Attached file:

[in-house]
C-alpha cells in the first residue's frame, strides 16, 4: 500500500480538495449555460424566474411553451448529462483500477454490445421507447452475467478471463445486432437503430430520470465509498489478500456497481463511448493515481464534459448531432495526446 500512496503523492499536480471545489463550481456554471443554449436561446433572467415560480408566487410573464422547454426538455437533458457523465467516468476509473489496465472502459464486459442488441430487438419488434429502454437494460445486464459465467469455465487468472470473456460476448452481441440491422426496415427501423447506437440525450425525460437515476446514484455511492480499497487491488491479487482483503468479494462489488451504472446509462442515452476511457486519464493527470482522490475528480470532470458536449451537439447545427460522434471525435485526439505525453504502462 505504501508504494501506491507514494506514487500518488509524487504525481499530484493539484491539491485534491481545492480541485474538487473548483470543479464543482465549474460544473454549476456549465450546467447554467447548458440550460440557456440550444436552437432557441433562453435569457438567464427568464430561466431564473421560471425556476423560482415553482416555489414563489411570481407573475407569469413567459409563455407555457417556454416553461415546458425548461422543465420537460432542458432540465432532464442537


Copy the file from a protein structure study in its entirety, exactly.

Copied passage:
[in-house]
C-alpha cells in the first residue's frame, strides 16, 4: 500500500480538495449555460424566474411553451448529462483500477454490445421507447452475467478471463445486432437503430430520470465509498489478500456497481463511448493515481464534459448531432495526446 500512496503523492499536480471545489463550481456554471443554449436561446433572467415560480408566487410573464422547454426538455437533458457523465467516468476509473489496465472502459464486459442488441430487438419488434429502454437494460445486464459465467469455465487468472470473456460476448452481441440491422426496415427501423447506437440525450425525460437515476446514484455511492480499497487491488491479487482483503468479494462489488451504472446509462442515452476511457486519464493527470482522490475528480470532470458536449451537439447545427460522434471525435485526439505525453504502462 505504501508504494501506491507514494506514487500518488509524487504525481499530484493539484491539491485534491481545492480541485474538487473548483470543479464543482465549474460544473454549476456549465450546467447554467447548458440550460440557456440550444436552437432557441433562453435569457438567464427568464430561466431564473421560471425556476423560482415553482416555489414563489411570481407573475407569469413567459409563455407555457417556454416553461415546458425548461422543465420537460432542458432540465432532464442537